The single-bench Gujarat High Court judgment that set aside the Centre’s notification appointing the Justice U.C. Banerjee Committee to probe the February 27, 2002, Godhra train fire incident has ruled that the committee was ‘unconstitutional’ and ‘illegal’. But one thing it cannot do is wish away several important facts that came to light in the probe’s final conclusions. The matter is now likely to go to a division bench or even to the Supreme Court. Justice Banerjee’s findings were startling. On the basis of meticulous documentation, the committee had established that the fire in Coach S-6 of the Sabarmati Express was accidental and the Gujarat government’s theory that a mob had set it on fire had no basis.
The Nanavati Commission that was appointed to probe the aftermath of the incident — a good seven days after the Sabarmati Express tragedy — by the then government is yet to submit its report despite more than half-a-dozen extensions given to it. The commission may apply for a further extension after its present tenure gets over by the year-end, as very little progress seems to have been made by it. But Justice Nanavati may eventually find it extremely difficult to rubbish the findings of the Banerjee Committee as the latter had recorded evidence from a large number of important functionaries, including sworn affidavits from senior IPS officers.
Gujarat Chief Minister Narendra Modi, accused of twisting the facts of the Godhra tragedy to give it a communal spin, was the first to react. He described the High Court order as evidence of a political plot hatched by the UPA government. Other BJP leaders have, in the past, alleged that the Banerjee Committee was appointed so that Lalu Prasad Yadav could exploit the Muslim vote bank on the eve of Bihar elections. But no NDA or BJP leader has till date been able to say why the mandatory inquiry by the Safety Commissioner of the Railways was not ordered after the incident and why rumours were allowed to float leading to possibly the worst riots in the history of Gujarat.
Was this done to ensure that the Sangh parivar, which had turned Gujarat into its electoral laboratory, could derive benefits from the half truths? Atal Bihari Vajpayee had pulled up Modi for not observing the tenets of governance at that time. But even Vajpayee turned around and gave Modi a clean chit during the BJP’s Goa National Executive immediately afterwards.
The High Court order on the Banerjee report cannot invalidate a lot of documents that have been put on record for the first time and which substantiate the cover-up theory. It also cannot disprove that the Godhra fire was accidental and not a premeditated attack on kar sevaks returning from Ayodhya by the ill-fated train. For instance, three affidavits by senior IPS officers have not only corroborated Banerjee’s findings but have also provided enough evidence to suggest that if there was a conspiracy, it was one hatched by the state of Gujarat. Their statements caused a major embarrassment to the Gujarat government, so it is not at all surprising that fresh attempts by Modi and his supporters are being made to debunk the Banerjee panel.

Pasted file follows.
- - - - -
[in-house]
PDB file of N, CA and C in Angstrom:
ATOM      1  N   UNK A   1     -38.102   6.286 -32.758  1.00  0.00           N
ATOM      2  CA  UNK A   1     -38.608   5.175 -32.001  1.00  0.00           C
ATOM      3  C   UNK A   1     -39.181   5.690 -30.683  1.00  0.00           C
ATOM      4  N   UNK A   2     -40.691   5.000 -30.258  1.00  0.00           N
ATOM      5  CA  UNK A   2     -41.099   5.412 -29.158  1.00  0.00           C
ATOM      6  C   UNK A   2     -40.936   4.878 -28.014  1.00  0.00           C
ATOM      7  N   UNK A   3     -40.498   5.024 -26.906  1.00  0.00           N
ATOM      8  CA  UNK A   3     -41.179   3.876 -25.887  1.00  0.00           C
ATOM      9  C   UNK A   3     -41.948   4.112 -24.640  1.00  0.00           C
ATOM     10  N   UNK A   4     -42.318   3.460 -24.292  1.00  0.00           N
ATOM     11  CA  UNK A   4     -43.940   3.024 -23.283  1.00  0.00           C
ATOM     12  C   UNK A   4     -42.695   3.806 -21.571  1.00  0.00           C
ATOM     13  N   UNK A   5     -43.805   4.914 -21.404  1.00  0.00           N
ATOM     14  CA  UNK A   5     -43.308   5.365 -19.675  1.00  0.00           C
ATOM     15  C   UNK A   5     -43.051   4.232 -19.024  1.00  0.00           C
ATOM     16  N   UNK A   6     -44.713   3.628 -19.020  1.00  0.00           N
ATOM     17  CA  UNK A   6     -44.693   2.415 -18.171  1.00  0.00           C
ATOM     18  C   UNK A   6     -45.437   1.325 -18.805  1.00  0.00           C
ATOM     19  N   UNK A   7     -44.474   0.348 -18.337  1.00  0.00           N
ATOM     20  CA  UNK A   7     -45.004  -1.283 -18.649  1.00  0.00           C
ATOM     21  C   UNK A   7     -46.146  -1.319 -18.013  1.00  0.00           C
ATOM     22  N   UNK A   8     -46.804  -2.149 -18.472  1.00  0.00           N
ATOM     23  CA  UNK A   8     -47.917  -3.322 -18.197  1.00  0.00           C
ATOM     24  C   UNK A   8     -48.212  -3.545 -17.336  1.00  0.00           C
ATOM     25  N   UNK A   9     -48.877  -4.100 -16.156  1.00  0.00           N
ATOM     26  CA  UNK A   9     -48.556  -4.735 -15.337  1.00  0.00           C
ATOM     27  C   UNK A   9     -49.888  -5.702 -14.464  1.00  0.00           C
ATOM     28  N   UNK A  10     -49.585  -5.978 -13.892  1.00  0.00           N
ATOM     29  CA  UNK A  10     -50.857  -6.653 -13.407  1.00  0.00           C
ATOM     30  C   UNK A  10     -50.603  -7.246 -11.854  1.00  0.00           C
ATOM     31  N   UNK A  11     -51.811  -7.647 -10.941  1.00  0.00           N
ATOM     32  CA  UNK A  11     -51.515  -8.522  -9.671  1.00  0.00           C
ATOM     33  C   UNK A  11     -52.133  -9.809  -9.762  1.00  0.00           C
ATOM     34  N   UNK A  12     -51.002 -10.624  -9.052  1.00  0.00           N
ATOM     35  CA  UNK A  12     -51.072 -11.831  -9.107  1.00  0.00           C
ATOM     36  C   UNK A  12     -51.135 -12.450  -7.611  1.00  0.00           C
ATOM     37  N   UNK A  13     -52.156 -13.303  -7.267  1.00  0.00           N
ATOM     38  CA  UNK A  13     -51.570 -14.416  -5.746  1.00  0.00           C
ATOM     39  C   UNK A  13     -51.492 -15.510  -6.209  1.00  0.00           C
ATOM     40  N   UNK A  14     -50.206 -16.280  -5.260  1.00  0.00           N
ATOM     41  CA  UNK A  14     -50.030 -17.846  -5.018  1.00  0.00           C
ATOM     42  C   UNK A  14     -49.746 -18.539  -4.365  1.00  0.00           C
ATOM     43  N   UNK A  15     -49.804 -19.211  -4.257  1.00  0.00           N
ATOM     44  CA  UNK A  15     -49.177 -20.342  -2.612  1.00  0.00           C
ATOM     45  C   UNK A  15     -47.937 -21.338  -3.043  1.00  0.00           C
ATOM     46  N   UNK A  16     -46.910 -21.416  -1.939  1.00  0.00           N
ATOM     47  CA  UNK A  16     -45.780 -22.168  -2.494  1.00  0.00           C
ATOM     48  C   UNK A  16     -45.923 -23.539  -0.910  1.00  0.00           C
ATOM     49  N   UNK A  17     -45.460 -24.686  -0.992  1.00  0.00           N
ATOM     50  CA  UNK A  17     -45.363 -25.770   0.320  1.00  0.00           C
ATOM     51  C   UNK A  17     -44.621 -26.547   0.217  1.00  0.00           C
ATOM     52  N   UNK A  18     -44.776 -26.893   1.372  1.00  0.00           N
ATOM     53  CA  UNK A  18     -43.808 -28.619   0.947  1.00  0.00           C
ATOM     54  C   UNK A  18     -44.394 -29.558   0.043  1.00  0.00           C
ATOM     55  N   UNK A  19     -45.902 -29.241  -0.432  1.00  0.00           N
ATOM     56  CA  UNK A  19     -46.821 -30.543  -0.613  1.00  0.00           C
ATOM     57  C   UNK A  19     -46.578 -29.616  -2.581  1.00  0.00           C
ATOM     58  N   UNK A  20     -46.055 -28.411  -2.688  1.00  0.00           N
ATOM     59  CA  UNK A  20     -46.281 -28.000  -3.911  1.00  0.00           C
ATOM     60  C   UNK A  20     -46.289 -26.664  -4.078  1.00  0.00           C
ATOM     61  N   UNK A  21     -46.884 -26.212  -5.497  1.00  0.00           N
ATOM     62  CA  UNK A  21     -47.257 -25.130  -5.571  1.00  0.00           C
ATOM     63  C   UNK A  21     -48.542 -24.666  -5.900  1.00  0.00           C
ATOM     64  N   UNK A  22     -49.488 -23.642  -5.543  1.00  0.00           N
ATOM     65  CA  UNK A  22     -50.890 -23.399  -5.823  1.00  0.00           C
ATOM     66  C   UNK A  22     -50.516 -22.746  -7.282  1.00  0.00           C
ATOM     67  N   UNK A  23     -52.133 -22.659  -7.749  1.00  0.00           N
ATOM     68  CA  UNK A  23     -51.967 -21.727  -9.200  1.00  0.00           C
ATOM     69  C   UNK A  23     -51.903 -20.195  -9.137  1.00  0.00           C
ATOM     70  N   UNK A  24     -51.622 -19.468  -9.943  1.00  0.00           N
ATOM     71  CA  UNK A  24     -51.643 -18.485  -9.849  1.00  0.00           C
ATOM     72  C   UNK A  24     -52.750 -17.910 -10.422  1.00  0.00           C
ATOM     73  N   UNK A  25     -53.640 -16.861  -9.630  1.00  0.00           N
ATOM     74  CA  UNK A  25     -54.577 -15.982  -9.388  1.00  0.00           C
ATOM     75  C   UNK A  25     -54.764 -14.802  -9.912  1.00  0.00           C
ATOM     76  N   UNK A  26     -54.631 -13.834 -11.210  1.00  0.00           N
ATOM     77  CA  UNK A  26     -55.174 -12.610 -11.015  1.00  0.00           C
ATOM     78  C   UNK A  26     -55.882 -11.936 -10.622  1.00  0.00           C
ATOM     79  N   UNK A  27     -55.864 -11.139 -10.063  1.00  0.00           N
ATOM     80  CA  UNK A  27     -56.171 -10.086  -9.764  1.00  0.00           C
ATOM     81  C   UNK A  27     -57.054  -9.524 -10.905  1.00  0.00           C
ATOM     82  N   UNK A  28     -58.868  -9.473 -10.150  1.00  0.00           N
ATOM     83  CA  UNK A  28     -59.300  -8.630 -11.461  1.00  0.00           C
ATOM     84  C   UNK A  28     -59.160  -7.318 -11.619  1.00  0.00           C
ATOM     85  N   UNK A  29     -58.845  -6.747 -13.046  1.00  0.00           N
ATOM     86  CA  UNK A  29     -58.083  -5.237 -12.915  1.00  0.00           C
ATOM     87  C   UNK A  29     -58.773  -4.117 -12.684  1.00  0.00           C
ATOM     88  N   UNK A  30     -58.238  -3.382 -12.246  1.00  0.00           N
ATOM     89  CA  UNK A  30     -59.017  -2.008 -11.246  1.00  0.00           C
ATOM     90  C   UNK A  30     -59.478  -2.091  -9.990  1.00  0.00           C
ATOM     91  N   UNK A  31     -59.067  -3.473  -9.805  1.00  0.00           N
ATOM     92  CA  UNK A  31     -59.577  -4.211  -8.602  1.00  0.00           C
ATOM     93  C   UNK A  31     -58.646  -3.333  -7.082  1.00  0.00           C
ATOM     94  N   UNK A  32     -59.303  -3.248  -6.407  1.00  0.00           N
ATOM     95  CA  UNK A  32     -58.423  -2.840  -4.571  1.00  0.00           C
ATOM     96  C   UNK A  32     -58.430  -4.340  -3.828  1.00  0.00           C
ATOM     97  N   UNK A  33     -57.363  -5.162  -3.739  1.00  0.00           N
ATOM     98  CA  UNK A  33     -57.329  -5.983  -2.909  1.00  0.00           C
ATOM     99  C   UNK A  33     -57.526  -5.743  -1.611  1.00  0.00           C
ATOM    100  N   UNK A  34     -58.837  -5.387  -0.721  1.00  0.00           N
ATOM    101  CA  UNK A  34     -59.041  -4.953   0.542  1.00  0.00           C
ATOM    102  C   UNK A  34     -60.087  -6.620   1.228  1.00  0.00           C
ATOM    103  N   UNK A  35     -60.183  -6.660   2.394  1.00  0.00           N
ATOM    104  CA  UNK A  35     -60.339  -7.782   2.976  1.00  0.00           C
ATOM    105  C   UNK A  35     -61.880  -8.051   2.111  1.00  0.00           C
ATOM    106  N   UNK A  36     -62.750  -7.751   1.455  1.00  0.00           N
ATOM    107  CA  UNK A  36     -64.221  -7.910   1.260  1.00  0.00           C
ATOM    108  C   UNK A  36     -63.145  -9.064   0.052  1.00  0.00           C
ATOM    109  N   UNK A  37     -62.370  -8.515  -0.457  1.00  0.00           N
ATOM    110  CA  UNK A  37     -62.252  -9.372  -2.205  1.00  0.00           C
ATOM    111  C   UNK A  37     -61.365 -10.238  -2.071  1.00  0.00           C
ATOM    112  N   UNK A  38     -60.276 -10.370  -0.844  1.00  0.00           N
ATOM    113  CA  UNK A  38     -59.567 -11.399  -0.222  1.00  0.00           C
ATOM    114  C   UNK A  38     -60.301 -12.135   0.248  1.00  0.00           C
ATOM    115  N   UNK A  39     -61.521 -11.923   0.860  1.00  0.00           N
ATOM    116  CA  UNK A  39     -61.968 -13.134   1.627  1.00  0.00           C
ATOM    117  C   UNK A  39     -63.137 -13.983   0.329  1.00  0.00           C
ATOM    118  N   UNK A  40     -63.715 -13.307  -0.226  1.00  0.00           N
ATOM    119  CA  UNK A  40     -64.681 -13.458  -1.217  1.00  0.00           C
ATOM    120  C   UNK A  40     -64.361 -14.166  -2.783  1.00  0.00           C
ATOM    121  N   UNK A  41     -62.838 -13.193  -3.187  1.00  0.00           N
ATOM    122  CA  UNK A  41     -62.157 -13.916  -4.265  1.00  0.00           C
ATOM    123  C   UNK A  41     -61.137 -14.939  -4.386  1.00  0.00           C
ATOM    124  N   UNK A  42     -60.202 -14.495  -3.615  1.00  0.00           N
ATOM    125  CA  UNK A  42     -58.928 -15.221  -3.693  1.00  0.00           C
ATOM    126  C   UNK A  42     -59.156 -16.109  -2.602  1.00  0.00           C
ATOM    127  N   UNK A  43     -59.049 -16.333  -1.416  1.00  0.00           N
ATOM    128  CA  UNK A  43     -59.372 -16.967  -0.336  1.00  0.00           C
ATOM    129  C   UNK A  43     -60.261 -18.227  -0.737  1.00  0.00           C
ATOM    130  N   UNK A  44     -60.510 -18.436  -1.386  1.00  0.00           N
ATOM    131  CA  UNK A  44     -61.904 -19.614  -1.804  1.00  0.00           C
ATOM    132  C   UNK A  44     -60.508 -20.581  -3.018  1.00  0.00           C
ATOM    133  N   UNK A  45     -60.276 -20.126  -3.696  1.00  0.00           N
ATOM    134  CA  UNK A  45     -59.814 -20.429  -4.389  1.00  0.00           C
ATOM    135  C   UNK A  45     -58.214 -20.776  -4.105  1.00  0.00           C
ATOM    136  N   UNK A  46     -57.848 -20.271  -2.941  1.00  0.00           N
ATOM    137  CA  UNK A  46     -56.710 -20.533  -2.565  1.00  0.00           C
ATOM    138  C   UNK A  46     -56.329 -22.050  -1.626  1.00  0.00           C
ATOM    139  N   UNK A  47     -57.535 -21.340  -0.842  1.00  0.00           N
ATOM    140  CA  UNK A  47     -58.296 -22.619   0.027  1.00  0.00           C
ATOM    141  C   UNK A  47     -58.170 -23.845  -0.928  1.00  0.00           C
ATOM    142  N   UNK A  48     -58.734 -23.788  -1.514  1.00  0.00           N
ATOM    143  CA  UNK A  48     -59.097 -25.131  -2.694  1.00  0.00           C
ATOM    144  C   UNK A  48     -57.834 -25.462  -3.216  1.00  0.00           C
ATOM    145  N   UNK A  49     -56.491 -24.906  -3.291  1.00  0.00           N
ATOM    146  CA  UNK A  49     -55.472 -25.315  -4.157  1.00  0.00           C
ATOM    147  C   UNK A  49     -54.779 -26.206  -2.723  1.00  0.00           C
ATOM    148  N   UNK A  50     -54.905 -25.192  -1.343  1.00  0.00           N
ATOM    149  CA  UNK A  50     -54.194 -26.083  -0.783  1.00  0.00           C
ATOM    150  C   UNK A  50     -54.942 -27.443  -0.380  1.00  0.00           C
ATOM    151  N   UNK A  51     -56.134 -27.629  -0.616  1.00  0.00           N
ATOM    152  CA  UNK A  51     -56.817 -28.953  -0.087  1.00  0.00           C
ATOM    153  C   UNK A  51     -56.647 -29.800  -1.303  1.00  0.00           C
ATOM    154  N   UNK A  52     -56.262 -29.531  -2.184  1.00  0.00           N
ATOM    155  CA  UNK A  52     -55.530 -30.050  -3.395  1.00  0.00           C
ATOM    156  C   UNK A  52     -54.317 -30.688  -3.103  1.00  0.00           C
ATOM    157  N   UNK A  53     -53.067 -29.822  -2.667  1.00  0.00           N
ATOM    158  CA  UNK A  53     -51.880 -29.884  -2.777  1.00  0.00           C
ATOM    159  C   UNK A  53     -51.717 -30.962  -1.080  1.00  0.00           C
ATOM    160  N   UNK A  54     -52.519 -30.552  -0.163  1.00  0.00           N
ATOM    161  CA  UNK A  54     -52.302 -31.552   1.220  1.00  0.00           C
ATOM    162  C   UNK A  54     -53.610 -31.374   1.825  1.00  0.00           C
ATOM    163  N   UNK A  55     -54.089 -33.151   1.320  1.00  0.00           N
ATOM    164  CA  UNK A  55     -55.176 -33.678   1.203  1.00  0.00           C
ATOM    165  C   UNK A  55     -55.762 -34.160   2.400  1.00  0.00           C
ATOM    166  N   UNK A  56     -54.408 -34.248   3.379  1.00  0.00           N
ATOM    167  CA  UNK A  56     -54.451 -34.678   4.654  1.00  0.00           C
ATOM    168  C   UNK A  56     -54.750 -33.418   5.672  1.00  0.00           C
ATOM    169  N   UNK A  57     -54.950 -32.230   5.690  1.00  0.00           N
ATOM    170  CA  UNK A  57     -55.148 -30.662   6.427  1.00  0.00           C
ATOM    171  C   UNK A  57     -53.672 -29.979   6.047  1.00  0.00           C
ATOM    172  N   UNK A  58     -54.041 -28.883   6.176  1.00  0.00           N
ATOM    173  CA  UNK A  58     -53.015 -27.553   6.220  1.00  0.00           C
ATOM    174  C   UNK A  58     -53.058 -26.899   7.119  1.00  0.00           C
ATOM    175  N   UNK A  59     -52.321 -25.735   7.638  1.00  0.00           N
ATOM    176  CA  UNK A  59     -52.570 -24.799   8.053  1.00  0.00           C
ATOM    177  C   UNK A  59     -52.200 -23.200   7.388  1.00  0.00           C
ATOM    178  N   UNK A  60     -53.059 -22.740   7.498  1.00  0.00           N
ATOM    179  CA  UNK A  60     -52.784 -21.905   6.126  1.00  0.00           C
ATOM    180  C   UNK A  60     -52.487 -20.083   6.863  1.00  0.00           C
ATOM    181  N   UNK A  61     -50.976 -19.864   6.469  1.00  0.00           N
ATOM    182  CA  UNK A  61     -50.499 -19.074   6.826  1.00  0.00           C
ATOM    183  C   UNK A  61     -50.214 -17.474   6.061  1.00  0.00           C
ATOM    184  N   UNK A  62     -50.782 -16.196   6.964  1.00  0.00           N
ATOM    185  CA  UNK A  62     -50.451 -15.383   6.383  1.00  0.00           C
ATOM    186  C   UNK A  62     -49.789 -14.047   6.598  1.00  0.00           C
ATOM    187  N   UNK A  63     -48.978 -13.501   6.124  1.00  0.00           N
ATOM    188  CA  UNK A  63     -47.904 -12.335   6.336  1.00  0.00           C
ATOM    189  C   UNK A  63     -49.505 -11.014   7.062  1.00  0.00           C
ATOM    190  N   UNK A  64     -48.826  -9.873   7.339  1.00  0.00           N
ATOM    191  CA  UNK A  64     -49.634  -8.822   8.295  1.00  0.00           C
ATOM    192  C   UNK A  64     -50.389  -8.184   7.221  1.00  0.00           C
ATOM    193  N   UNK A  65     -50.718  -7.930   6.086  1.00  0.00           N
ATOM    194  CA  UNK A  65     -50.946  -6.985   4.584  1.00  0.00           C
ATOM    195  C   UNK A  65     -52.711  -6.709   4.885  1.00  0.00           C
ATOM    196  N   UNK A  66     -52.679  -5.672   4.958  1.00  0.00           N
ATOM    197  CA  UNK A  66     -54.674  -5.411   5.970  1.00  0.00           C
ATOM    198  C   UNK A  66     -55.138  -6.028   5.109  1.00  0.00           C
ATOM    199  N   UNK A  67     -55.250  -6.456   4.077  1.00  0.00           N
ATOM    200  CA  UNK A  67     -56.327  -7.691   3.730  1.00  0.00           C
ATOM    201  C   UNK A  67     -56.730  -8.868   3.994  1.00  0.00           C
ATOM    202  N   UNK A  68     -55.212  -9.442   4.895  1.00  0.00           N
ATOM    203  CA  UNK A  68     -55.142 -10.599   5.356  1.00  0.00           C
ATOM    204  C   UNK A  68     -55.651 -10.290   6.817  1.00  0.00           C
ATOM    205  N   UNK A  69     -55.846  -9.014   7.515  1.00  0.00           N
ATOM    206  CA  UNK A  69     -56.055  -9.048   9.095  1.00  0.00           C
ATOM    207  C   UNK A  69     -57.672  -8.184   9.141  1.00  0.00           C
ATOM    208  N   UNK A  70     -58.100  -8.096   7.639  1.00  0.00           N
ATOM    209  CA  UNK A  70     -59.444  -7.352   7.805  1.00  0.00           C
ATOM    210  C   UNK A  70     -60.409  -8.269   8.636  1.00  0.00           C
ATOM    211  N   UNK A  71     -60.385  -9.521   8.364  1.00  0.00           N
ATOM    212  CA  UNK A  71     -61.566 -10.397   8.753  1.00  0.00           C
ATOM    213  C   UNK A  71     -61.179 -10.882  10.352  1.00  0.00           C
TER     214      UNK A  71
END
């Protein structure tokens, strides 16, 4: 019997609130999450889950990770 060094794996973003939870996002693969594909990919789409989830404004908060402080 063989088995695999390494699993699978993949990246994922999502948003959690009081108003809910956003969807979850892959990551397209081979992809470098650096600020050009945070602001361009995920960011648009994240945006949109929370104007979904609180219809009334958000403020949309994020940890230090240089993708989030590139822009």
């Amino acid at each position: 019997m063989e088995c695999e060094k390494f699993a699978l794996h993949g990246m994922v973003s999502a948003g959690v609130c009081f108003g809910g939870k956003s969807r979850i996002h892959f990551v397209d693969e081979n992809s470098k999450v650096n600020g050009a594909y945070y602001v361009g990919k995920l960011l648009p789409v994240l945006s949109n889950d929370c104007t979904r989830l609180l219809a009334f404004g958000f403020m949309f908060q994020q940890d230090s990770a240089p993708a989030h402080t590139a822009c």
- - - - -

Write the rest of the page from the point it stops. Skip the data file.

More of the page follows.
What is significant is that two of the senior IPS officers had stated in their affidavits that the Gujarat police, the district administration and the CID had no information about the return of the kar sevaks from Ayodhya that fateful February 27 morning. This is in sharp contrast to the fact that when the kar sevaks had left for Ayodhya, their departure plans were recorded by the district police and the CID. If the state government and the CID did not know of their return plans, how could the Muslims of Godhra have known that the pilgrims were travelling by Sabarmati Express?
Then there is the question of a ‘mob’, which was apparently in touch with ‘Pakistani elements’, having set the train on fire. Rahul Sharma, who was DCP in February 2002 and was asked to assist the probe by the then police chief, had studied the cellphone numbers provided by the VHP activists who had made these allegations. His findings were that no call was either made or received from the numbers provided. Attention was also drawn to the fact that Gujarat Home Secretary G.C. Murmu had unsuccessfully tried to influence the testimony of R.V. Sreekumar, the additional DGP of the state Intelligence Bureau.
The contents of the Banerjee Committee findings have credibility because the Railways keep records meticulously. This helped the panel a great deal. Banerjee had no difficulty in establishing that the police theory of the fire breaking out at 8.20 a.m. was false and that, in fact, the fire had broken out at 7.55 a.m. He quotes from the testimony of Raju Bhargava, the then SSP, Panchmahal district, to state that the Muslims had not only permitted the district administration to use their community well, but had also provided water to douse the flames. This is the opposite of what the Gujarat government had said.
The point that remains despite the High Court terming the Banerjee Committee ‘illegal’ is that mere technicalities cannot change what actually happened. The acceptance of the report could also have led to the prosecution of a number of politicians who, by creating a wrong perception about ‘Godhra’, fanned communal riots.
Assuming that the Centre had erred in setting up the Banerjee Committee, the elements of truth that it has revealed cannot be pushed under the carpet. Justice Nanavati must hurry up with his report and not seek any further extension. The credibility of our judicial system and constitutional provisions are at stake. Between us.